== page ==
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In Afghanistan, thousands of people have been hired to work for U.S. forces since the war began. That's despite repeated threats from the Taliban to murder anyone who works for the Americans. Three years ago, Congress established a visa program for Afghan interpreters and others who might be at risk for their work with the U.S. But so far, few of those visas have been granted, as NPR's Quil Lawrence reports from Kabul.
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QUIL LAWRENCE, BYLINE: Speaking over the rattle of an armored truck engine at a remote base in eastern Afghanistan, an Afghan interpreter is trying to bridge the gap between America and his native country.
UNIDENTIFIED MAN #1: (Unintelligible) go over there.
UNIDENTIFIED MAN #2: Yeah, yeah, I'm going to take them down to the HOZ where the helicopters picked up. (Unintelligible).
UNIDENTIFIED MAN #1: What's that?
UNIDENTIFIED MAN #2: The (unintelligible).
UNIDENTIFIED MAN #1: Yeah.
LAWRENCE: The American commander wants the Afghan soldiers down at the landing zone at 3 a.m. so they can be ready to fly out at dawn.
UNIDENTIFIED MAN #2: It's too early.
LAWRENCE: The Afghan commander thinks that's way too early. These sort of standoffs are a daily part of the job for the interpreter. They don't worry him. What worries him is what happens when the Americans leave.
UNIDENTIFIED MAN #2: When the U.S. Army leaves, it's not possible that we leave here, maybe they'll kill us because we worked for couple of years with U.S. Army. Lots of people know that we're working here.
LAWRENCE: His concern is shared by many others who've worked with the U.S. military and State Department. This interpreter says he's been promised a visa to the United States. He's collected letters of recommendation from the officers he's worked with, but so far, no luck, and he's not alone.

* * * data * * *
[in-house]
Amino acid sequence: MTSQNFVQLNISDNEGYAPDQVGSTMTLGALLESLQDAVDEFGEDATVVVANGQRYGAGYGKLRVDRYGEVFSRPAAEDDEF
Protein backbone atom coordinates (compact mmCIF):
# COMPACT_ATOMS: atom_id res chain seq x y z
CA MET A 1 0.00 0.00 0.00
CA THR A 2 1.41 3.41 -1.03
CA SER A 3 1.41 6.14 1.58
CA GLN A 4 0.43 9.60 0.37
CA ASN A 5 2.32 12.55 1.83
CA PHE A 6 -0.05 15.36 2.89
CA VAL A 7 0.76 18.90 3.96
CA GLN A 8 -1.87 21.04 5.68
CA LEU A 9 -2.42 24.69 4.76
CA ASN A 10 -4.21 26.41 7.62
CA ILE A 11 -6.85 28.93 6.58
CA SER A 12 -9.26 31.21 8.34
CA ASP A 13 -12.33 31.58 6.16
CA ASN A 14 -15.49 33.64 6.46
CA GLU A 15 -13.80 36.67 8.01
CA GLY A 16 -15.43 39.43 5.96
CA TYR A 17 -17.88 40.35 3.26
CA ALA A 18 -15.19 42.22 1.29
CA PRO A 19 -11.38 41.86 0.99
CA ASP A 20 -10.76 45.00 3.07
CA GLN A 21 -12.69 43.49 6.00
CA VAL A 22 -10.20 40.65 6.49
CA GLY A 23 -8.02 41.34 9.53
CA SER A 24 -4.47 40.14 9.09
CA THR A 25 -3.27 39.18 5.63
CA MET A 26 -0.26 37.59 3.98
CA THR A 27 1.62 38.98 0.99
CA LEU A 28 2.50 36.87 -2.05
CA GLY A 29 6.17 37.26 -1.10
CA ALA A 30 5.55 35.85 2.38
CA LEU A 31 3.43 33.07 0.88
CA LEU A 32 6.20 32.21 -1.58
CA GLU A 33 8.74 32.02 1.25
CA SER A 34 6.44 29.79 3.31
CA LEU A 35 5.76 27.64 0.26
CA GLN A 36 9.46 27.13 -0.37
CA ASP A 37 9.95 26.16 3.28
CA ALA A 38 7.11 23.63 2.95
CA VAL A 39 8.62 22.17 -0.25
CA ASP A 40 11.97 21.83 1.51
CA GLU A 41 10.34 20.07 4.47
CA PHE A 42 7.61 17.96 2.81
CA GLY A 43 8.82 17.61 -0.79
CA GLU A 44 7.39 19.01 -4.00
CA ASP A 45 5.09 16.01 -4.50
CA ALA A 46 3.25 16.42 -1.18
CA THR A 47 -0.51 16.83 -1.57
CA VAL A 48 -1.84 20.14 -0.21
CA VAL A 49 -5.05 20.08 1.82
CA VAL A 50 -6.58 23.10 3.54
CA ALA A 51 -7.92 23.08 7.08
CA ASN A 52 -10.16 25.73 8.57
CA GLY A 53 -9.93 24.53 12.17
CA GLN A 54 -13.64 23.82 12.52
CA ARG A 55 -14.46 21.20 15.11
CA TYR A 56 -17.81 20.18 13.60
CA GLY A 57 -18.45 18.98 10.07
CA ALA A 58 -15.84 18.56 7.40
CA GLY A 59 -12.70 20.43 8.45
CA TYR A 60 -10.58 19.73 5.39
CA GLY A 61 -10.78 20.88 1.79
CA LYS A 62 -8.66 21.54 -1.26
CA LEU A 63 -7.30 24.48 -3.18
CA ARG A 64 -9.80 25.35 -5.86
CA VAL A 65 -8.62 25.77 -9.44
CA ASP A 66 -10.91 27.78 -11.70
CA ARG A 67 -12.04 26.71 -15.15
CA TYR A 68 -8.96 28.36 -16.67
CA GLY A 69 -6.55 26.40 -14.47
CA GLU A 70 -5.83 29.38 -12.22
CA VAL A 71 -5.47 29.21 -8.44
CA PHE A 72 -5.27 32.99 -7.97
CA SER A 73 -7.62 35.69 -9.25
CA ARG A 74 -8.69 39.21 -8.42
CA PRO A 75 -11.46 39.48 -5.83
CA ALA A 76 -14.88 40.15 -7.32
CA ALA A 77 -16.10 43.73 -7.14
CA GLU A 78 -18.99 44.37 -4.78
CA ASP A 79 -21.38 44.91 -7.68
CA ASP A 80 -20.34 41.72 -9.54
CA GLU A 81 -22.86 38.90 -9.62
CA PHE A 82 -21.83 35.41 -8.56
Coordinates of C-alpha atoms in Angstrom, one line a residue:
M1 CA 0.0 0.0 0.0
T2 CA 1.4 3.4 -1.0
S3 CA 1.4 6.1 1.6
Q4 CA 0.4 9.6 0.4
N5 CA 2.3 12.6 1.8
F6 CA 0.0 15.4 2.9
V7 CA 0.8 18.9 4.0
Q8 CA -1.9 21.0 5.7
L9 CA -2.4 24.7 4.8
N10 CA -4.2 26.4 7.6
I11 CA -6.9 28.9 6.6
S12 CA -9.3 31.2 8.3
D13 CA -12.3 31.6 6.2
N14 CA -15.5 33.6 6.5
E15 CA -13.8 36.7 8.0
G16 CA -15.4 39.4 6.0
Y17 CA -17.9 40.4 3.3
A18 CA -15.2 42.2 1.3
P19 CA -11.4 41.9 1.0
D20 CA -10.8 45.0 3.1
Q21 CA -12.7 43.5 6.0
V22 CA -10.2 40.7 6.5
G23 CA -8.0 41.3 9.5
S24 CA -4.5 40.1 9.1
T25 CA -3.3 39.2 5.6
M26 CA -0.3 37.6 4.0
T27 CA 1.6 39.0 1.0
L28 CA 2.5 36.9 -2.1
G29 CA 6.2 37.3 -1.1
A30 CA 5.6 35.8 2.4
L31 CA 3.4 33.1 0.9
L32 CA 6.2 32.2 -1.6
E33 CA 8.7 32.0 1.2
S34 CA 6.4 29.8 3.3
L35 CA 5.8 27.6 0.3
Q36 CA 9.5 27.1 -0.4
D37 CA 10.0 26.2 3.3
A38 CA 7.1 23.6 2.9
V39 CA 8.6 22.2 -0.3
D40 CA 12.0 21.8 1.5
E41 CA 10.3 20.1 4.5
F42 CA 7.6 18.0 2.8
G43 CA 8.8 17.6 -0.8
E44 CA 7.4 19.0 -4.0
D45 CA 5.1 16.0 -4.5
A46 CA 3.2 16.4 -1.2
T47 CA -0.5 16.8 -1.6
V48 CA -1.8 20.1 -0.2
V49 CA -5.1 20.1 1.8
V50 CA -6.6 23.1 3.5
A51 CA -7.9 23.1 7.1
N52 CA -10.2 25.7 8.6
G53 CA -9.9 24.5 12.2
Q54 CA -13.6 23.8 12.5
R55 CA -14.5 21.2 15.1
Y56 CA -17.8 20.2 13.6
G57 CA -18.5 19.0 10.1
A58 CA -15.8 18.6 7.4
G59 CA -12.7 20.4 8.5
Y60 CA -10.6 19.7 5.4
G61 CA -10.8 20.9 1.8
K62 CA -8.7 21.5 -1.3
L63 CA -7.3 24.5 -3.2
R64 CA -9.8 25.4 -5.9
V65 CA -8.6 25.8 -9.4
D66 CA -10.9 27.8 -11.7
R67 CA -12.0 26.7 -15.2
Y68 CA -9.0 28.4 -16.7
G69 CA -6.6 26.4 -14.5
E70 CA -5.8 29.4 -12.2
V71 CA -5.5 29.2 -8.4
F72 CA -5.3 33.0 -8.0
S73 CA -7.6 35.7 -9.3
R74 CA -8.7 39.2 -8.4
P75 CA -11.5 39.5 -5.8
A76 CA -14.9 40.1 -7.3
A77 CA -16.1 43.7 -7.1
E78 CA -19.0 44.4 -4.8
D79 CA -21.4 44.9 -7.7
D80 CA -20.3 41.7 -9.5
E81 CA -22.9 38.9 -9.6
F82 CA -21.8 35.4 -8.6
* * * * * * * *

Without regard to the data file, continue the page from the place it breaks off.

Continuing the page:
SHAFIK NASAI: I've been trying to get my visa since October '09.
LAWRENCE: Another interpreter, 35-year-old Shafik Nasai(ph), has worked for six years for U.S. forces. He signed up because it was a good job and he thought he would help bring peace and stability to his country.
NASAI: Because as an Afghan, at first I thought there's peace in Afghanistan, but later on that I've seen the situation got worse in Afghanistan and day by day, I feel real danger about my family and about my kid.
LAWRENCE: In 2009, the U.S. Congress recognized the growing danger and authorized a visa program for Afghans under threat because they've assisted American forces. The Taliban regularly makes threats to behead anyone who works with the U.S. Four thousand four hundred seventy-two Afghan have applied for the visa. Somehow, only seven visas have been granted so far. Elena Teplets(ph), of the U.S. embassy in Kabul, says it's taken that long to get the procedures in place.
ELENA TEPLETS: We worked hard to establish procedures that would ensure that we didn't introduce fraud into the process, that we respected our national security concerns and could get these applications moving as quickly as possible.
LAWRENCE: Teplets says the current ambassador to Afghanistan, Ryan Crocker, has made the program a priority. What she does not say is that a leaked cable suggests that the previous ambassador intentionally slowed down the process, fearing the program would drain the most qualified Afghans out of the country. State Department officials have a policy of not commenting on leaked cables, but Teplets says the visa process is speeding up, hopefully to dozens per week. For Nasai, that's no comfort. He says he's afraid every time he walks off the Army base.
NASAI: There's a saying but, you know, talk talk, no action. So - if I put it that way.
LAWRENCE: For some, the wait has been too long. Ahmed Zubai(ph) worked as a translator for the U.S. Army in eastern Afghanistan for three years, only months after he started men in home village sent a message through his little brother.
AHMED ZUBAI: Stop working with the U.S. military and stop working with the infidels. We're going to catch you. We're going to cut it off your head. You know, we're going to cut off your head.
LAWRENCE: Zubai spoke by phone from Austria. In 2010, he paid a smuggler all of his savings to get him to Europe. He applied for asylum, and he's been working at McDonald's. His U.S. Army friends said he deserved a visa to America, but in the end, he says it was the Austrians, not the Americans who helped him. Quil Lawrence, NPR News, Kabul. Transcript provided by NPR, Copyright NPR.